Former Enron finance chief Andrew Fastow could be called to testify in the first criminal trial to emerge from the energy company's crash -- even though he is not a defendant or a prosecution witness.
Attorneys for four former Merrill Lynch executives and two former midlevel Enron executives could call Fastow in the conspiracy and fraud trial regarding an alleged sham sale of several barges to the brokerage in 1999.
Prosecutors say Enron desperately needed the barge deal to book a critical 12 (M) million dollar pre-tax fourth-quarter profit. But Merrill Lynch came through only after Fastow orally promised the brokerage that its seven (M) million dollar investment in three electricity-producing barges would be bought out within six months.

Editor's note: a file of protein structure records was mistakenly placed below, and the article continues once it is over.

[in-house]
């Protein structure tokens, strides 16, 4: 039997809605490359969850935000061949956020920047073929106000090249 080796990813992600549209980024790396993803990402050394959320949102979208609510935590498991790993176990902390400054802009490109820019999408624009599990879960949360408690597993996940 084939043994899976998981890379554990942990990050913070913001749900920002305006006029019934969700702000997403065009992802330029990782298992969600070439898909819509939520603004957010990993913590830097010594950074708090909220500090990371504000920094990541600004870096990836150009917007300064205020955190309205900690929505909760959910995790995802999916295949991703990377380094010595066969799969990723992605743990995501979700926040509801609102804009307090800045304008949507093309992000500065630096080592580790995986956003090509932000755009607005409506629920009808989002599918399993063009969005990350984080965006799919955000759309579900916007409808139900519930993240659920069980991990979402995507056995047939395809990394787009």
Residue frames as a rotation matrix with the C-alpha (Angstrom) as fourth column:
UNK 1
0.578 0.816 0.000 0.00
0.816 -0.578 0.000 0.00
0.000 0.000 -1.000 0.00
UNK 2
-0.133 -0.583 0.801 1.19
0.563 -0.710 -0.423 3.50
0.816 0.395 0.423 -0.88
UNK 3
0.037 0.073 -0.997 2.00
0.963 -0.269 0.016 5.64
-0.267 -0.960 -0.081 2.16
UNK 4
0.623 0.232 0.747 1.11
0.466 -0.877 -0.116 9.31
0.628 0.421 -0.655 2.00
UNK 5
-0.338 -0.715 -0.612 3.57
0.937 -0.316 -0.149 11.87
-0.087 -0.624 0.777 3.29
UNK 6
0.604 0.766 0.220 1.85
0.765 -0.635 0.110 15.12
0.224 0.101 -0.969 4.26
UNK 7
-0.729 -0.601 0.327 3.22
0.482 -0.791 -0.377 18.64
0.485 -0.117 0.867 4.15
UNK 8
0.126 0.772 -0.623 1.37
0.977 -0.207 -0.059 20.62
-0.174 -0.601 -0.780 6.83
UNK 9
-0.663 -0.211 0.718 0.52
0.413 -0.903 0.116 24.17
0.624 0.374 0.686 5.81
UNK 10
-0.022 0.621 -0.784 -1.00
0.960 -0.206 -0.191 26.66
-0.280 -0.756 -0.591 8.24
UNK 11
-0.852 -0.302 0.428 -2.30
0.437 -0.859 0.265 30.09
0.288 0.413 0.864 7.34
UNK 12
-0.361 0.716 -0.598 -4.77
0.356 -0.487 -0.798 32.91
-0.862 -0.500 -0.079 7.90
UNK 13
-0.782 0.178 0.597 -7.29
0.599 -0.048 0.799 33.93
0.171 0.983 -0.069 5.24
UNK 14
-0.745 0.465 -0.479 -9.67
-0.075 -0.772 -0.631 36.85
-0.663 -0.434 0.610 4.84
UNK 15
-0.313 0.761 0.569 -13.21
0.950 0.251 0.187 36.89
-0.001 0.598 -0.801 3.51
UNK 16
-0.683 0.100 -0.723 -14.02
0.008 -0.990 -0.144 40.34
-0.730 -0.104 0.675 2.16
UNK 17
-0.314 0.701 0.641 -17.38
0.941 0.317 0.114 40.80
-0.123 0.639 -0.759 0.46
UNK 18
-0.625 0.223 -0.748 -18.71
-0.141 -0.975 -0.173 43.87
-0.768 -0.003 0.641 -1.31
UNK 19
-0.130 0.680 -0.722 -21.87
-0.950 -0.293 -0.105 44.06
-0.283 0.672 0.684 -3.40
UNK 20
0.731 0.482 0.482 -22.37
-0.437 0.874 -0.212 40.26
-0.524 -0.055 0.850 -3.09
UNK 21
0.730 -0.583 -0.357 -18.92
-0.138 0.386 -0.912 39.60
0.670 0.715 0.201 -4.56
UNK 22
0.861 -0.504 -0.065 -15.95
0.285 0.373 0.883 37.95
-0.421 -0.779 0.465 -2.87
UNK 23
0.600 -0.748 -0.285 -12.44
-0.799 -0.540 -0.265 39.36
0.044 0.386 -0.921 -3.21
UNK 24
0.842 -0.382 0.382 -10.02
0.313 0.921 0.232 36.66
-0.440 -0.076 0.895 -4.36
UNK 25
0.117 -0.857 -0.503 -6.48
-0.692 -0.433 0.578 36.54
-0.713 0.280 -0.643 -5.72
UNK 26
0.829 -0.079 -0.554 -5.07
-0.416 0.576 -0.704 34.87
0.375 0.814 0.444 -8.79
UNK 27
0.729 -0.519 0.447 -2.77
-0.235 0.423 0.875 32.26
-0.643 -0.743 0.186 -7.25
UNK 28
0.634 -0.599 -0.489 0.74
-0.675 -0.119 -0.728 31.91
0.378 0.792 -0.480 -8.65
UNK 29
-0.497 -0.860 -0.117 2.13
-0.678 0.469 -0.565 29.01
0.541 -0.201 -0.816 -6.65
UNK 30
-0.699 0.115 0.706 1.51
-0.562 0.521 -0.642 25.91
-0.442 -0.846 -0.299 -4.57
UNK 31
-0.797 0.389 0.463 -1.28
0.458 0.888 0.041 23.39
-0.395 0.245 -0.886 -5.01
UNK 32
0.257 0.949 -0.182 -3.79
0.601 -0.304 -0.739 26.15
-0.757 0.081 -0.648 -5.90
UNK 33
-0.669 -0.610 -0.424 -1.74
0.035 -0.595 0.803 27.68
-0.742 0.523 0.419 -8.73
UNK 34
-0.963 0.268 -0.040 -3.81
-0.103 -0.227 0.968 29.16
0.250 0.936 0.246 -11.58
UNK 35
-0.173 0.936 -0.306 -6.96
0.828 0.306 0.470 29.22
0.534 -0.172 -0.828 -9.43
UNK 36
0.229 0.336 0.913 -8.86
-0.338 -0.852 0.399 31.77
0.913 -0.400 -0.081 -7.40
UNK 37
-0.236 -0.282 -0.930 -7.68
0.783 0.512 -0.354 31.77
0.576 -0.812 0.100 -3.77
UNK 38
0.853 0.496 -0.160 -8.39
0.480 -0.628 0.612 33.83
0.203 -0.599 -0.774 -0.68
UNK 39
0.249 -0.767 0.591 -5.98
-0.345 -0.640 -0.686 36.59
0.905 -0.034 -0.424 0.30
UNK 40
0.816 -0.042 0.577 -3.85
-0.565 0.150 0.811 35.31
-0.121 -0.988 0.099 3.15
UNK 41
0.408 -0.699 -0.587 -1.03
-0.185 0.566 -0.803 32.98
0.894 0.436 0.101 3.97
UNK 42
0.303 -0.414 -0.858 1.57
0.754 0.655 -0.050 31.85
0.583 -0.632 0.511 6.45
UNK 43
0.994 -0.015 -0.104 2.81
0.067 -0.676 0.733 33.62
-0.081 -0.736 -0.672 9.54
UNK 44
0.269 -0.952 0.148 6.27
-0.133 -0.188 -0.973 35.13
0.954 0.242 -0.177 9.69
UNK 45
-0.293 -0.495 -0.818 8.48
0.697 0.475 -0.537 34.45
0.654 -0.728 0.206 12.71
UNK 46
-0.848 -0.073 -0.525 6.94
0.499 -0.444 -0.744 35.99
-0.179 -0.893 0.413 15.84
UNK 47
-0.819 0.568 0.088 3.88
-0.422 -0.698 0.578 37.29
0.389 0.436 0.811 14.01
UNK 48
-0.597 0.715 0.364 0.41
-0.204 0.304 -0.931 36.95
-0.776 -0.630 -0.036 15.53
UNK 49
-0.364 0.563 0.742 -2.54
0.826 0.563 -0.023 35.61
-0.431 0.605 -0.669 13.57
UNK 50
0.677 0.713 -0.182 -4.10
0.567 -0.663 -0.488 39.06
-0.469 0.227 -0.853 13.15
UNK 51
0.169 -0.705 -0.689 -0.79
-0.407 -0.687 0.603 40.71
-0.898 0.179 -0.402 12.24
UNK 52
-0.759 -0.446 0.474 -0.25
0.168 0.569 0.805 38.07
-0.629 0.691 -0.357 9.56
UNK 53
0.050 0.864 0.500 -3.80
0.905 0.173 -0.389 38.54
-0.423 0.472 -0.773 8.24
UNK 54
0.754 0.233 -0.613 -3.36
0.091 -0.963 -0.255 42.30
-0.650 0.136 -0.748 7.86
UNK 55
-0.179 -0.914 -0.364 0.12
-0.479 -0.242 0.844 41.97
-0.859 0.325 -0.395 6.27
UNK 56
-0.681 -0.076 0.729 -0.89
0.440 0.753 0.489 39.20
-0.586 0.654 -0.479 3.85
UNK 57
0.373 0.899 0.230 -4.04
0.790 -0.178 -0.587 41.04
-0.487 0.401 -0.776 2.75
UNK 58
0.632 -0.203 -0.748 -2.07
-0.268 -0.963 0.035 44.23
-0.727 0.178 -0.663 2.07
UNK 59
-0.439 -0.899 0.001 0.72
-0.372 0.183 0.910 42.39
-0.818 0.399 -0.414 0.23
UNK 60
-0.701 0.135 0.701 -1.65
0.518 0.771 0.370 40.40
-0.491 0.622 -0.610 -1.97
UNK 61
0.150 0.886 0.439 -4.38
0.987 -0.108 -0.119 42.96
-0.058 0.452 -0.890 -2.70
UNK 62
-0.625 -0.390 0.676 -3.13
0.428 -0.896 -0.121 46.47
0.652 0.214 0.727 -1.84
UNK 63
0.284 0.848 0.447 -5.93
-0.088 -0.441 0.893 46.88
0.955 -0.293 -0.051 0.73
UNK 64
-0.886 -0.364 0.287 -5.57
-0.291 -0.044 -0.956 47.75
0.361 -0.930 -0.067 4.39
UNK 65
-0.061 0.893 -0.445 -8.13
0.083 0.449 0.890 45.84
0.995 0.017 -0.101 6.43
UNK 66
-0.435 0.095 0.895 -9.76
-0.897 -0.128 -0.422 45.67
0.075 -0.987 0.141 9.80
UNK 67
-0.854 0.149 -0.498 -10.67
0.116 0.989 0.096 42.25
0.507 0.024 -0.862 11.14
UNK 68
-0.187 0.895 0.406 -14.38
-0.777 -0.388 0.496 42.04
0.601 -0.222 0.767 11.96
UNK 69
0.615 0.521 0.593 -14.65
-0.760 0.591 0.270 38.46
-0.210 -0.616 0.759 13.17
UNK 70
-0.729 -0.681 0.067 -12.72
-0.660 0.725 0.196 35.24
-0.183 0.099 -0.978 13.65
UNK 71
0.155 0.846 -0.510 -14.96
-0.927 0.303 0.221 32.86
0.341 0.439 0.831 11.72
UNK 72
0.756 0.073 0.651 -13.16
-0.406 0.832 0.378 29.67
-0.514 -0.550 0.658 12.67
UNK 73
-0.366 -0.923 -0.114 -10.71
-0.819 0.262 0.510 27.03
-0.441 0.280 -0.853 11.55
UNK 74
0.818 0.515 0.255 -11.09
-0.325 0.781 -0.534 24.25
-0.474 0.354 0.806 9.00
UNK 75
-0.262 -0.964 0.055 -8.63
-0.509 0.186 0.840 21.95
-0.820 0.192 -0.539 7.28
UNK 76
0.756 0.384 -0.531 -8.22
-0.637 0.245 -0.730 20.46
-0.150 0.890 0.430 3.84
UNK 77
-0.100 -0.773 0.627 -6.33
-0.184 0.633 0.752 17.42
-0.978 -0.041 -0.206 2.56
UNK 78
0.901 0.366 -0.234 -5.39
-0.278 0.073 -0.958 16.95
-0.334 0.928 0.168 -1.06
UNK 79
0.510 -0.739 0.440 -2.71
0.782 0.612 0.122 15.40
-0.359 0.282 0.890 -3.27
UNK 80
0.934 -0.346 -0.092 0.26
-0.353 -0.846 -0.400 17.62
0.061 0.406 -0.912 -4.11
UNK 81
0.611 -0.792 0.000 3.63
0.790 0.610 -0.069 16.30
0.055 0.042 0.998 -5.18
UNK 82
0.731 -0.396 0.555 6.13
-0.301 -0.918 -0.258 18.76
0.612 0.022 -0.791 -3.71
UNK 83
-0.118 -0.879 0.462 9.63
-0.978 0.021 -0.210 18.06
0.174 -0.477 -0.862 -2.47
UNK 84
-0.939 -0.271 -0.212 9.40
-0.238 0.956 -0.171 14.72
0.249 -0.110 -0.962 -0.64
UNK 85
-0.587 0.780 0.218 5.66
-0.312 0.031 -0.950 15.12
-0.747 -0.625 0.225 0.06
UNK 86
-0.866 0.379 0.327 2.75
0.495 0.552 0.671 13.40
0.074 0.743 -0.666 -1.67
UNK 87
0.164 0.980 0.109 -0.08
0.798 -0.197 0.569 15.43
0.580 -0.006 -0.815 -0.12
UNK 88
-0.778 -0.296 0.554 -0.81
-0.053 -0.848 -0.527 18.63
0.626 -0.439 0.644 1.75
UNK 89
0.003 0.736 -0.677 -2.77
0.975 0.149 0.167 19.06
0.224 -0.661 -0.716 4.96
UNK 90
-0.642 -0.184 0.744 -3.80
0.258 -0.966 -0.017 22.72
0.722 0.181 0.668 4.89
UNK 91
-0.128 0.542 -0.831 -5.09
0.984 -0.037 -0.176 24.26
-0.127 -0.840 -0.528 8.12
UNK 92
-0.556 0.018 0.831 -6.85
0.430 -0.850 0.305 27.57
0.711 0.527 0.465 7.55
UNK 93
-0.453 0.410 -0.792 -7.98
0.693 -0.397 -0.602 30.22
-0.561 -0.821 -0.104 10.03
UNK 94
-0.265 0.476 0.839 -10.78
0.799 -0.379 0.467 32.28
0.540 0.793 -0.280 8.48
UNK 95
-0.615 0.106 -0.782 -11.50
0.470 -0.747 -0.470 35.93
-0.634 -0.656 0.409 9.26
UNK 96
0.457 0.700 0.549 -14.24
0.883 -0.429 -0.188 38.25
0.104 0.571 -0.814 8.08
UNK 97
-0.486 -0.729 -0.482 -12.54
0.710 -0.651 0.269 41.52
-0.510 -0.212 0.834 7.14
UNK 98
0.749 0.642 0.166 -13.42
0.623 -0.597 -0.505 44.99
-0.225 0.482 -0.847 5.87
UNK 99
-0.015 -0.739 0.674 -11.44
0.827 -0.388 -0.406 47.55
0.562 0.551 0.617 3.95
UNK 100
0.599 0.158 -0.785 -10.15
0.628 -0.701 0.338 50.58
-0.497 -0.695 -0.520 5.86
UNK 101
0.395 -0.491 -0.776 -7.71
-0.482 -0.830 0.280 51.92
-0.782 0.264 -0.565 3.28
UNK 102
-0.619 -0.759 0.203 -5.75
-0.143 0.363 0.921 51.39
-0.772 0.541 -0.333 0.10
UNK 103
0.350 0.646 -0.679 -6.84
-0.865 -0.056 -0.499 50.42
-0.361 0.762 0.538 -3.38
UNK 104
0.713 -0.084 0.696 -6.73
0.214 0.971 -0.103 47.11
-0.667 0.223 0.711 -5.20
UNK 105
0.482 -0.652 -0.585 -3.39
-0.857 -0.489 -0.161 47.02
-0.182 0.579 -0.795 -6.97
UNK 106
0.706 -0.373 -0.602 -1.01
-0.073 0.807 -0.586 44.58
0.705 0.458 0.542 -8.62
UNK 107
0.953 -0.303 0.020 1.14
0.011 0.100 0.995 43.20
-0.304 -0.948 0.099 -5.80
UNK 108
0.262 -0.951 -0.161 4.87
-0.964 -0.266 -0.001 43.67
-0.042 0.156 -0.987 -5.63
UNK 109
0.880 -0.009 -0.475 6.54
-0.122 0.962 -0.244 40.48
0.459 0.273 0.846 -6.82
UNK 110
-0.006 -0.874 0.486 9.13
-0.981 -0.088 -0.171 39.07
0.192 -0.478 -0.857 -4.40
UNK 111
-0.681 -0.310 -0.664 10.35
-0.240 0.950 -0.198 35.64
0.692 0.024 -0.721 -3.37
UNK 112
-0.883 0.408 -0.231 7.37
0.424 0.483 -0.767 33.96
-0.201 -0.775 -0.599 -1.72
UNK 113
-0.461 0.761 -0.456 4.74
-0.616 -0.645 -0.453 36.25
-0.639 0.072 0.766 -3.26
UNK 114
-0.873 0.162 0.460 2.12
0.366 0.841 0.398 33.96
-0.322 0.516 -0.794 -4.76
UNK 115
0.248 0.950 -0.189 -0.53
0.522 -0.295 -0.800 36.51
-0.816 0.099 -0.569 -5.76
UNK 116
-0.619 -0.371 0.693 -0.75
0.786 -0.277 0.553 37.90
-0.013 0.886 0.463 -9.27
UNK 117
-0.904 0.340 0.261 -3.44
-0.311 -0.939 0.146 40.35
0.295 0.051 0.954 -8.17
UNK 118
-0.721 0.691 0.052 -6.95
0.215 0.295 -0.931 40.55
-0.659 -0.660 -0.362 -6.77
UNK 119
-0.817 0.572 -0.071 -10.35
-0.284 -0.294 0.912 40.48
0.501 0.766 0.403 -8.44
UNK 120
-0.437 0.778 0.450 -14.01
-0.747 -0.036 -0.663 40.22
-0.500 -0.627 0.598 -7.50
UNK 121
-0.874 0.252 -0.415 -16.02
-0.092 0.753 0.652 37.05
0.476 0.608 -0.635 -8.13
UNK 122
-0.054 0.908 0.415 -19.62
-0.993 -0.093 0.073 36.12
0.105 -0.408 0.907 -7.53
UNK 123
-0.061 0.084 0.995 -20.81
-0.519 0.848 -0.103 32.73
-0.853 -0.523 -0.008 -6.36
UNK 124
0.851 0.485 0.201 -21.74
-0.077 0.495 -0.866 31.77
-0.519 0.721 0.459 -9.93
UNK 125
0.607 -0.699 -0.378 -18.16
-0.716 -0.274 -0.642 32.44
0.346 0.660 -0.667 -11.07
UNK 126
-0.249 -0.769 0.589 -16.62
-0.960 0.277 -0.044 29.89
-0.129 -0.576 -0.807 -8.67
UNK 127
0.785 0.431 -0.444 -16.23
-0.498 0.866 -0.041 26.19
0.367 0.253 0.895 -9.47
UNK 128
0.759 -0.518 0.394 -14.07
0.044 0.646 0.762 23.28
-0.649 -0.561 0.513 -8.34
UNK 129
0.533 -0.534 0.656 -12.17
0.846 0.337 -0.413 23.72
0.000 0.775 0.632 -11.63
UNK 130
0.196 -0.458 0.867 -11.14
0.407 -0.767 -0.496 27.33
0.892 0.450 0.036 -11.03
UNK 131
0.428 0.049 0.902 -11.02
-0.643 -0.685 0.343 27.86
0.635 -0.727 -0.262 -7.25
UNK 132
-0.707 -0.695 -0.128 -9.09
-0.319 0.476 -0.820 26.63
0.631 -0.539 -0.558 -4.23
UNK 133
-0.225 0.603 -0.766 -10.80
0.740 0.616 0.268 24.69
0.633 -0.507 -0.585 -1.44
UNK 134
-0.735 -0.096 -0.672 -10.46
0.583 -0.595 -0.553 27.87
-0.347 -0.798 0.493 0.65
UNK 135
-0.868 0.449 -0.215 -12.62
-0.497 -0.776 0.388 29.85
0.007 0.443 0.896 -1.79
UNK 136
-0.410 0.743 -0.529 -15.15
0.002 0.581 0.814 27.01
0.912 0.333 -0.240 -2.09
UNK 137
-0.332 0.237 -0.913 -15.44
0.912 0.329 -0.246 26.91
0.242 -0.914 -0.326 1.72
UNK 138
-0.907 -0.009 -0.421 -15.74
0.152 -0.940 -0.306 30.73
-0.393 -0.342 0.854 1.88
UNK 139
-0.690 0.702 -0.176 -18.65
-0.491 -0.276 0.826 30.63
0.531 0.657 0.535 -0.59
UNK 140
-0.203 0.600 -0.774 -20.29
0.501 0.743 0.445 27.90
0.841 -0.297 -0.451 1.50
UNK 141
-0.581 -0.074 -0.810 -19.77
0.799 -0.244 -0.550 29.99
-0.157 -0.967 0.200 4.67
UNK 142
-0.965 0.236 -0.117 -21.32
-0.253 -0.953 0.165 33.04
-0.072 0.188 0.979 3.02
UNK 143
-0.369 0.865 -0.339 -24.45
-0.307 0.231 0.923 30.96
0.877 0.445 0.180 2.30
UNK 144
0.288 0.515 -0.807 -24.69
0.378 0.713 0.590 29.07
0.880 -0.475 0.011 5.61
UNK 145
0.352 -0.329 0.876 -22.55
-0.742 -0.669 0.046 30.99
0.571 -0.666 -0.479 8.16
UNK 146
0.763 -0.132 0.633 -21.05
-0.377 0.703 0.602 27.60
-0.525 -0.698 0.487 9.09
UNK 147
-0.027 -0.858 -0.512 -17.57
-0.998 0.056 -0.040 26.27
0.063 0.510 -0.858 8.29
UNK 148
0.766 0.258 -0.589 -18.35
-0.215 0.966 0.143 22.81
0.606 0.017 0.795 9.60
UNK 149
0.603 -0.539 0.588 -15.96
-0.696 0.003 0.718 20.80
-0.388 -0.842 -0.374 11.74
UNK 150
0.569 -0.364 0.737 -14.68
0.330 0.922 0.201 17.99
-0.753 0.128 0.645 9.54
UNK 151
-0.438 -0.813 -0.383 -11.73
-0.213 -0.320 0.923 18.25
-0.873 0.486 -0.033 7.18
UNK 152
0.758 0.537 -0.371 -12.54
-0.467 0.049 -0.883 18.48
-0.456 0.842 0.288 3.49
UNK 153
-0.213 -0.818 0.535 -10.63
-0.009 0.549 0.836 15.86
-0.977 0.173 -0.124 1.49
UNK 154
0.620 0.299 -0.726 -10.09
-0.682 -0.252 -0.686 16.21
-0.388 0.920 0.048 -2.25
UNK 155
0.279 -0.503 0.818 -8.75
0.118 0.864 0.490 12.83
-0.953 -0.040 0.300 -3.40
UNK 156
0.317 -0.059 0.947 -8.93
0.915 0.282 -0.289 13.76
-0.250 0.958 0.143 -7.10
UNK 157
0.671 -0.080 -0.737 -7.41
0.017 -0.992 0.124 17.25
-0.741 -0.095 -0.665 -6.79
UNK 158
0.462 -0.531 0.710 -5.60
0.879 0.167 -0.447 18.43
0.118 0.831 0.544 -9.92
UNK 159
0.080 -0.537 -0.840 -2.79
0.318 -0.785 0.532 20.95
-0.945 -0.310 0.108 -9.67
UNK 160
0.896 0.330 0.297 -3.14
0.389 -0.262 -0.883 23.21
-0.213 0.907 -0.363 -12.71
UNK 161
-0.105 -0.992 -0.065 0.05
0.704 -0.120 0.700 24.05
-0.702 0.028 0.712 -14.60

A partnership Fastow created to help Enron hide debt and inflate profits -- L-J-M-two -- came through in June 2000, buying Merrill Lynch's interest at a premium for seven and a half (M) million dollars.
The defendants contend Enron was never obligated to buy back or find another buyer for the barges.
Fastow is a cooperating government witness. He isn't on the prosecution's witness list in the barge case, but the government told defense attorneys he would be available to them if they want him during the trial, which enters its third week today.